Ravensbrück: Week 7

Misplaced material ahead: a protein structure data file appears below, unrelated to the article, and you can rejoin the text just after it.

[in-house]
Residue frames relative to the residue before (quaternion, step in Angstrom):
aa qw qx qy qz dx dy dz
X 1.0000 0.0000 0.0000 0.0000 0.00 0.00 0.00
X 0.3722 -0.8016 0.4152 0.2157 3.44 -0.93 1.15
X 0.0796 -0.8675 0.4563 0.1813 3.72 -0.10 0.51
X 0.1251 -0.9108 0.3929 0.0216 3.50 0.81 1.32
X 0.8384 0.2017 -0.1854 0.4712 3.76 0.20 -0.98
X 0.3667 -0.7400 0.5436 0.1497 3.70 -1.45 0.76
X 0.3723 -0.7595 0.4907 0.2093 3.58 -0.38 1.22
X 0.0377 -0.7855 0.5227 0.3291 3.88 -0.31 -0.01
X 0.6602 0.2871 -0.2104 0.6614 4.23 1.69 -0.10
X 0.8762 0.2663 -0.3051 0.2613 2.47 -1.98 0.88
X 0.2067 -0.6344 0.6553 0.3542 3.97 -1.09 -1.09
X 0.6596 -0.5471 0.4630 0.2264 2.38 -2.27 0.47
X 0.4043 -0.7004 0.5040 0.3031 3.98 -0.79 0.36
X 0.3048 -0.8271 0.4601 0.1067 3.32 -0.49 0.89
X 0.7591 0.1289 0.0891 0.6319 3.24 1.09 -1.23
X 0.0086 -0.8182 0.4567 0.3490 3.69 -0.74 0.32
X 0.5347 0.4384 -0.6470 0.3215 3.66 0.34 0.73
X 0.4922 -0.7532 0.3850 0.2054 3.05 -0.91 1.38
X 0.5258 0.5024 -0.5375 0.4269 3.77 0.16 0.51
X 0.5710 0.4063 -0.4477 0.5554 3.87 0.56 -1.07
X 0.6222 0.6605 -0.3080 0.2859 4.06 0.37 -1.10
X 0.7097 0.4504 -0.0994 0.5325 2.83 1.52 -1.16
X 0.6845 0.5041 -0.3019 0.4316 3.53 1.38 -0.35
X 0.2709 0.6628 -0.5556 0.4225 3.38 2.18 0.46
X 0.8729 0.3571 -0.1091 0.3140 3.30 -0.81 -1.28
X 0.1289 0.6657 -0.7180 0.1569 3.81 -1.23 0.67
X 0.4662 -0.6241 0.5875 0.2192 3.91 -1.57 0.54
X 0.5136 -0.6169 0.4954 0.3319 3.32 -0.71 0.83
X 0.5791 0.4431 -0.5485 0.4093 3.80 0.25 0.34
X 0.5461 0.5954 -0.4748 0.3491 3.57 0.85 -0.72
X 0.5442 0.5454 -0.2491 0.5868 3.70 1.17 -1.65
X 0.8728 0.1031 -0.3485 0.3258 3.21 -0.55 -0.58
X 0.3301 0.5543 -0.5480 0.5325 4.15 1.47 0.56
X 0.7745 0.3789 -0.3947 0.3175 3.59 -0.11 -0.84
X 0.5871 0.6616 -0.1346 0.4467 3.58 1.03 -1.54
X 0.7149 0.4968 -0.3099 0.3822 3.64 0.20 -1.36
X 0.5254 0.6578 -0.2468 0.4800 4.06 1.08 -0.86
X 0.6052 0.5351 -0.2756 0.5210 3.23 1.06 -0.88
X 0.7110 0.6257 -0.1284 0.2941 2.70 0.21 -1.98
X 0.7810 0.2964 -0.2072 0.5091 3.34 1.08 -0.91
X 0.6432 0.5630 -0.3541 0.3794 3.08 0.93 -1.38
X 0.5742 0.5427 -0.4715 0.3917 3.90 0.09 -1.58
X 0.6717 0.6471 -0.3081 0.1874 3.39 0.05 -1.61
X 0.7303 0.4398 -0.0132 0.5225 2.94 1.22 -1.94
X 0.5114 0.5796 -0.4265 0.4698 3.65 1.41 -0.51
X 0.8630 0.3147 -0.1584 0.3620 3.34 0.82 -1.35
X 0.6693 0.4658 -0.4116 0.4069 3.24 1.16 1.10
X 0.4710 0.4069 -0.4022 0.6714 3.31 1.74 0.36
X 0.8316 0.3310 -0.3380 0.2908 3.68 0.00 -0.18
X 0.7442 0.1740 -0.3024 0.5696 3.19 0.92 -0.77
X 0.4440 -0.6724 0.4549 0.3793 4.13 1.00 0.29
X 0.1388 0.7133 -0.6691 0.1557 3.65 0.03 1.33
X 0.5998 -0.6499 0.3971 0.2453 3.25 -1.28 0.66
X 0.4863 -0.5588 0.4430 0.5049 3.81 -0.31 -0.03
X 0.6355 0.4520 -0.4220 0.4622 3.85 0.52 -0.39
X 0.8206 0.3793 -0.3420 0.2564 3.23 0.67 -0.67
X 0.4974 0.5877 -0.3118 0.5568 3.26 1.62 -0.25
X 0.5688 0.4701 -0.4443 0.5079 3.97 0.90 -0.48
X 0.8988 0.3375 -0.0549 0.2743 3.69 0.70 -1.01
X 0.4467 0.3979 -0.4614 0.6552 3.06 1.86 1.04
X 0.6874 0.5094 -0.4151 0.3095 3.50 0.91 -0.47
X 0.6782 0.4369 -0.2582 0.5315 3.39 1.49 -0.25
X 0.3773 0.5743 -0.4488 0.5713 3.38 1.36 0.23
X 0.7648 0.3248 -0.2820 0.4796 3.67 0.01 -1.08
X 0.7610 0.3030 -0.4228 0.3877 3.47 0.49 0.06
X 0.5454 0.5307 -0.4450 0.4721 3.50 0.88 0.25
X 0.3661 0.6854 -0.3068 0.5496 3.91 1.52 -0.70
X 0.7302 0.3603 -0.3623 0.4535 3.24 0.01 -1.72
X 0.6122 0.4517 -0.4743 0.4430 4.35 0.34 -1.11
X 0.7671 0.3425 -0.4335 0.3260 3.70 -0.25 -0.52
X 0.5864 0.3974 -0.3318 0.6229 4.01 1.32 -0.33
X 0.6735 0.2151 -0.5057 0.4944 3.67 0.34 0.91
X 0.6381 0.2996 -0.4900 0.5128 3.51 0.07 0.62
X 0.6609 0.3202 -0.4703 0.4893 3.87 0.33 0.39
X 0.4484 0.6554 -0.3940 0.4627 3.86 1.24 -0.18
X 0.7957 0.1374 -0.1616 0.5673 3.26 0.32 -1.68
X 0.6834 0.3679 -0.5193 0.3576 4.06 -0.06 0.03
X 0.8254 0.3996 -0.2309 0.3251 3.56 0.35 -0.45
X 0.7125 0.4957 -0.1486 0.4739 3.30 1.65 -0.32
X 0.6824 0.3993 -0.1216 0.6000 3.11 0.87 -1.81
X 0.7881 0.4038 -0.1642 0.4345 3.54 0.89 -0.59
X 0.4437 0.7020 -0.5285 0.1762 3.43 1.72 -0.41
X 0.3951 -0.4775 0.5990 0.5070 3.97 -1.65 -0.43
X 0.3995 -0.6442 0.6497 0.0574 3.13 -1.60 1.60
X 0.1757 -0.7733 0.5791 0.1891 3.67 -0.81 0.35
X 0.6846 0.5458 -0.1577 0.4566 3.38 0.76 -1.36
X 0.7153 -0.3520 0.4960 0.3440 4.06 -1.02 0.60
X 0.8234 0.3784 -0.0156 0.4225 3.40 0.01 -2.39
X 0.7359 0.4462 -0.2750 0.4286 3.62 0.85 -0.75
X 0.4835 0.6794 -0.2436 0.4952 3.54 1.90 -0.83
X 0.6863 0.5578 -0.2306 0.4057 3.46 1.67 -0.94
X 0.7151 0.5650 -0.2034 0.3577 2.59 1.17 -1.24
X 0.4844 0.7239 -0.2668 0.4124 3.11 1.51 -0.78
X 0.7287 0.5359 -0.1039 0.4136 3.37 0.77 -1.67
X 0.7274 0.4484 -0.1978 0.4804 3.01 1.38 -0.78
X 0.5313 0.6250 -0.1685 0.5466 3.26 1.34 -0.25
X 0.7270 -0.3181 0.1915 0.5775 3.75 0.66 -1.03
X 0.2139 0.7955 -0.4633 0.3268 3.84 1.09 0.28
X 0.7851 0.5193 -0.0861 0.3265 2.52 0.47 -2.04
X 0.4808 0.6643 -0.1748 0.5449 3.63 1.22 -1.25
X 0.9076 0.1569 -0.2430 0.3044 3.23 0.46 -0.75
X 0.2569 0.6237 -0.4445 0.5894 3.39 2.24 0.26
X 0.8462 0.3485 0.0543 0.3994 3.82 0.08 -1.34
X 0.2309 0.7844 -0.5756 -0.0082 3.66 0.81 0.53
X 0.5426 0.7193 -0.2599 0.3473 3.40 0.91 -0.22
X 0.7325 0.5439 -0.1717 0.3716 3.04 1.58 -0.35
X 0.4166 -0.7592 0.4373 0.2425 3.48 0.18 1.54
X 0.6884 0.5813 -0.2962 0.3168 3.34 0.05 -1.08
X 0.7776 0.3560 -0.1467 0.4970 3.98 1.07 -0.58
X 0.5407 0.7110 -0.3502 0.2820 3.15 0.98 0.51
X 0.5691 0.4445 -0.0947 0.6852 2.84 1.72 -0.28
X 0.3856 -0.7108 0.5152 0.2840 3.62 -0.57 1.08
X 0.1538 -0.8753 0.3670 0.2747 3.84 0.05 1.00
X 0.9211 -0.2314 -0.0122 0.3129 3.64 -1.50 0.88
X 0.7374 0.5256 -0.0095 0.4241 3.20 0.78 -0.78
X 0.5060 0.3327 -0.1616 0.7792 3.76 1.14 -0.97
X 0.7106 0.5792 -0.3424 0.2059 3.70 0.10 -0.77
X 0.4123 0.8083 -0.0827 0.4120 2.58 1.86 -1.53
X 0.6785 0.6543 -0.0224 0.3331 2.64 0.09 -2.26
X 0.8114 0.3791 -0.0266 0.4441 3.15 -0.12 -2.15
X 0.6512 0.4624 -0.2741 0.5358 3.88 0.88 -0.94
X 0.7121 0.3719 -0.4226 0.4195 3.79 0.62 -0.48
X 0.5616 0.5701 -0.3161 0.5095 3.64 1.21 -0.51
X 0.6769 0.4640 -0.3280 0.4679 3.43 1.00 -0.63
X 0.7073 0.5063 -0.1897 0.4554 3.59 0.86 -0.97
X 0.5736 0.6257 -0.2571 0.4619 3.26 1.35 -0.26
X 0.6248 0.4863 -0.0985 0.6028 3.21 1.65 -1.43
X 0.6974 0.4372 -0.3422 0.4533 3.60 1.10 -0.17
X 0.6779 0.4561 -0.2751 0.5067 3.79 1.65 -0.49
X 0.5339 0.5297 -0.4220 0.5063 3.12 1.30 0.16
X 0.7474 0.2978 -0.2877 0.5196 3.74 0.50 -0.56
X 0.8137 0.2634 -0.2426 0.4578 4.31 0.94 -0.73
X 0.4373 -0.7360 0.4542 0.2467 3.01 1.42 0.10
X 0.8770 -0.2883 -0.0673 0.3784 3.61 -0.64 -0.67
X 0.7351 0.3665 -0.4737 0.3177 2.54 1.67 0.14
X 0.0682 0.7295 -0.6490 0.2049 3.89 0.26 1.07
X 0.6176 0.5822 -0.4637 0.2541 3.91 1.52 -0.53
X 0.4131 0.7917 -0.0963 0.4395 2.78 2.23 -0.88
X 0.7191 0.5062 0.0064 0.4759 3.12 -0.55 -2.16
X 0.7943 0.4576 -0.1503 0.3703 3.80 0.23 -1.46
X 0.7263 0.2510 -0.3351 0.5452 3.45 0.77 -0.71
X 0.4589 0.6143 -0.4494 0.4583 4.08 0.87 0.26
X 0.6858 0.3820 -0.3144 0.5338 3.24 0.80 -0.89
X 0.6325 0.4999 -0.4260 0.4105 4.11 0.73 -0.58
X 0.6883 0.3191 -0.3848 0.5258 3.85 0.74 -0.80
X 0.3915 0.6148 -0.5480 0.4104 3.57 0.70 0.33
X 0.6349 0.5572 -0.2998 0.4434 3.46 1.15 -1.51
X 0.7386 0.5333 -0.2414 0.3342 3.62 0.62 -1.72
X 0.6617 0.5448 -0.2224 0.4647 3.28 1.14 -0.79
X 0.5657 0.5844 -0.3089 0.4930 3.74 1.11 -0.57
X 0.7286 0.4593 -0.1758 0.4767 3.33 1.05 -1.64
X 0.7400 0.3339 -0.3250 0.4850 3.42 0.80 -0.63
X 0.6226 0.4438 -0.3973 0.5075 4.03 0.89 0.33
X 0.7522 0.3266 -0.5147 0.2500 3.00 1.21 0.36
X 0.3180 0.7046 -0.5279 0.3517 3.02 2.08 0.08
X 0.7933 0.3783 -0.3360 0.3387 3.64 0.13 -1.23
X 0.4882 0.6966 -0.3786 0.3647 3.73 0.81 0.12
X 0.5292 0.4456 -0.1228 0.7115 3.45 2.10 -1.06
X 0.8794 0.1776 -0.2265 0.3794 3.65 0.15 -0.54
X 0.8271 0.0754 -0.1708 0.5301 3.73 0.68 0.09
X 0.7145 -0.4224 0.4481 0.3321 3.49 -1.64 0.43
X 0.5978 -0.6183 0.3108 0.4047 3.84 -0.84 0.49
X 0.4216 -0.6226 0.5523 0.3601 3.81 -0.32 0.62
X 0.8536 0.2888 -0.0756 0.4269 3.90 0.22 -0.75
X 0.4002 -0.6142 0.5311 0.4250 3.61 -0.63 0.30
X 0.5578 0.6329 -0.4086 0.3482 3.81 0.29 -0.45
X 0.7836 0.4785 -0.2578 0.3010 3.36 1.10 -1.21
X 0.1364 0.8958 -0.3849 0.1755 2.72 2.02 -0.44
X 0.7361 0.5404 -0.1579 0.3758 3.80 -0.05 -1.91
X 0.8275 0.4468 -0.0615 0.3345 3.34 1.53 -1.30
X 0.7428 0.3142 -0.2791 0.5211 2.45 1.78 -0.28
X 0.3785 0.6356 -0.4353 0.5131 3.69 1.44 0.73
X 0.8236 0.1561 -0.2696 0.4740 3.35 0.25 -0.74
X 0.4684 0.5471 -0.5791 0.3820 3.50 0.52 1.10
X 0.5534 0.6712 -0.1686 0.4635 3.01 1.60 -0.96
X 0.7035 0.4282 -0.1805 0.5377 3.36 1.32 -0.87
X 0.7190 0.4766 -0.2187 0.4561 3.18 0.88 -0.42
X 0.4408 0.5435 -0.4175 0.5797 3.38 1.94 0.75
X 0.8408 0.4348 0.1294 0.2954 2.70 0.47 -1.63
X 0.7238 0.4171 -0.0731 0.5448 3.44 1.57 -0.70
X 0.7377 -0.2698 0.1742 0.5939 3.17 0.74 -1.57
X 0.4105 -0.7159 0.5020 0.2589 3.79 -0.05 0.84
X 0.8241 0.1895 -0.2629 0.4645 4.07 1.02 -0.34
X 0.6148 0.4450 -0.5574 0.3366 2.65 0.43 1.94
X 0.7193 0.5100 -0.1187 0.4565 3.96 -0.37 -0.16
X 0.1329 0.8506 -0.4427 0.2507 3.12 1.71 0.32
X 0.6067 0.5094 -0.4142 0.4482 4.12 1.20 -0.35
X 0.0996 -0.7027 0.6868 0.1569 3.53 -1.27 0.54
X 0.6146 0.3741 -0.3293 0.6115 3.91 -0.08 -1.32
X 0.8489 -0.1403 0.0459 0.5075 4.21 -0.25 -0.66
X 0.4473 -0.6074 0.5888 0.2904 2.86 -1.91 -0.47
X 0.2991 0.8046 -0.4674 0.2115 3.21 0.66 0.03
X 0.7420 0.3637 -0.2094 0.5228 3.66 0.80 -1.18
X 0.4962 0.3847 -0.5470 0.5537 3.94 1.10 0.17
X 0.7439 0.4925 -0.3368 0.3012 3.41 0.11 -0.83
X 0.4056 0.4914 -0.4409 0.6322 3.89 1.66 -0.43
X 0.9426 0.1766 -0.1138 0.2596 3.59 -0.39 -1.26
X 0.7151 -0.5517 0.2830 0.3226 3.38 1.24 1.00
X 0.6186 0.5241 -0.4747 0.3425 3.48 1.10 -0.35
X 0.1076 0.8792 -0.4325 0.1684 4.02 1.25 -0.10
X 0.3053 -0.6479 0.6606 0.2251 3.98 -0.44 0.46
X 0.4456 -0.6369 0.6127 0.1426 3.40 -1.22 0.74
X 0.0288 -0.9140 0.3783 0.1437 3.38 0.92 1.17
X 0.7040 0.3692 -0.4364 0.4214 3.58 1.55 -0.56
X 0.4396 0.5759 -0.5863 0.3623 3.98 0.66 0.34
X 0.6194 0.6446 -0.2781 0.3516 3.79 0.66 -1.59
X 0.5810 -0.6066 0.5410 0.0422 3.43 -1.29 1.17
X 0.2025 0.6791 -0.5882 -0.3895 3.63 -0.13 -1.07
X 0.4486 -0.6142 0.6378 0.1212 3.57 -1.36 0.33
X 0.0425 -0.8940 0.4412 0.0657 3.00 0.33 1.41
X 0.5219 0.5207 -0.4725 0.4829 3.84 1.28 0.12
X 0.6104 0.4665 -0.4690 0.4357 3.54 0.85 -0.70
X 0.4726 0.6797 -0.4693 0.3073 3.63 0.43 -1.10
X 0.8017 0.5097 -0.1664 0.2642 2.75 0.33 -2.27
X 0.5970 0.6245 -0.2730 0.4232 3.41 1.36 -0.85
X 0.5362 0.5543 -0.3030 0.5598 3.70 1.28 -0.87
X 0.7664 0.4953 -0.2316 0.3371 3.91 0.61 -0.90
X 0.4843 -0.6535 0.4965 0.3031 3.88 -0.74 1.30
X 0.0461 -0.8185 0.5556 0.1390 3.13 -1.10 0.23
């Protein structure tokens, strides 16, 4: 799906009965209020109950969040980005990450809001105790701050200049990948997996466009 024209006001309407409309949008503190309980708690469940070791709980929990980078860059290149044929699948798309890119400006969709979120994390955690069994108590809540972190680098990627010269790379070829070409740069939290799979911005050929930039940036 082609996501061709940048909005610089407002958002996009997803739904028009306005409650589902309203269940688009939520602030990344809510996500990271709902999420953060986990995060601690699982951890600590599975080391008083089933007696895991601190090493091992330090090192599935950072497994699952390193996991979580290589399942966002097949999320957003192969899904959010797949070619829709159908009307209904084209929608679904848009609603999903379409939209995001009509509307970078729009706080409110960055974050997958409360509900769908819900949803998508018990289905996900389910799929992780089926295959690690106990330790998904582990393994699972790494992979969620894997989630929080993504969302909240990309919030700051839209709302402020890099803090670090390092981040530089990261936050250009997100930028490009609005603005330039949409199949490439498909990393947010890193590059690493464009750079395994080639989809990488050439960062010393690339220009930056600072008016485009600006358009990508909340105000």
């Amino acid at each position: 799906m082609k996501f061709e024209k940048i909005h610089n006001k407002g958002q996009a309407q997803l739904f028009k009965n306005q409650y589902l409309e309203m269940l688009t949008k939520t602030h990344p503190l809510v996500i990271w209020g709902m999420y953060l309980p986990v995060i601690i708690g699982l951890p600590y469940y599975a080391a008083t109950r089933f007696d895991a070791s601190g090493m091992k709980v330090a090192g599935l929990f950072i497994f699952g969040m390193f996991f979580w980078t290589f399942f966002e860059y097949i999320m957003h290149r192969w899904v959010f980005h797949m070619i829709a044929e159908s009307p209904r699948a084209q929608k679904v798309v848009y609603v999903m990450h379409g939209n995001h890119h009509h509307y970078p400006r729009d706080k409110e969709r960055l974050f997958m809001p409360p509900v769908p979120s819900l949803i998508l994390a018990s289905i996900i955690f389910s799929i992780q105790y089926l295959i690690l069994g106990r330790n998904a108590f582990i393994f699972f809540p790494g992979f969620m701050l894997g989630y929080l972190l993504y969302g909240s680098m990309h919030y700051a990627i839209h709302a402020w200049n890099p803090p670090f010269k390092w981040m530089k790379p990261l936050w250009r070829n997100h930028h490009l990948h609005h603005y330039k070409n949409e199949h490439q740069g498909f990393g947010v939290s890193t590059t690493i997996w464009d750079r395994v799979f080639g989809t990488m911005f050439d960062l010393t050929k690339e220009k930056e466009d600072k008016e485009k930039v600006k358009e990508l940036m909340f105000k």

The majority of my research at Ravensbrück involved working in the archives. From conversations with the archivists, I was able to fully comprehend the lack of original information on the camp. They explained that primary source documents on Ravensbrück are extremely few and far between. Because the Nazis burned almost all of their records, only a select number of documents that were smuggled out of the camp by prisoners exist today. All secondary sources on Ravensbrück are informed mainly by testimonies from prisoners and interrogation reports and documents from the post-war trials. Therefore, while I had initially envisioned being able to review sources from the period, my work there ended up focusing much more on testimonies and books written after the end of the war. I had already read much of the English-language books and articles on the camp, however, the archivists were able to pull a few texts that were inaccessible in the United States. Studies and Monographs: Experimental Operations on Prisoners of Ravensbrück Concentration Camp, a 1960 book written by a group of Rabbits, offered the most information useful for my dissertation, particularly on the camp doctors. Knowledge about the SS personnel and doctors is sparse and comes mainly from memories of prisoners. Through this text, I was able to learn more about the roles of each doctor in the experiments and their interactions with the Rabbits. My research question focuses on the interactions between the Rabbits and their doctors, and Rabbits and other prisoners, therefore, the other aspect of these books that was useful were mentions of other prisoners who supported the Rabbits. For example, one Rabbit details a protest against further operations that was supported by a total of 500 prisoners. As punishment for this action, all of the women were forced to stay in their barracks for three days and nights without food. Another Rabbit explains that “each [Rabbit] has her own ‘Fairy-Godmother,’ usually one of the prisoners working in the staff kitchen. A guardian of this kind watches over our needs and provides us with some nourishing bites, often risking her life in the process.” These reminiscences provide a deeper look into the relationships between groups of prisoners.

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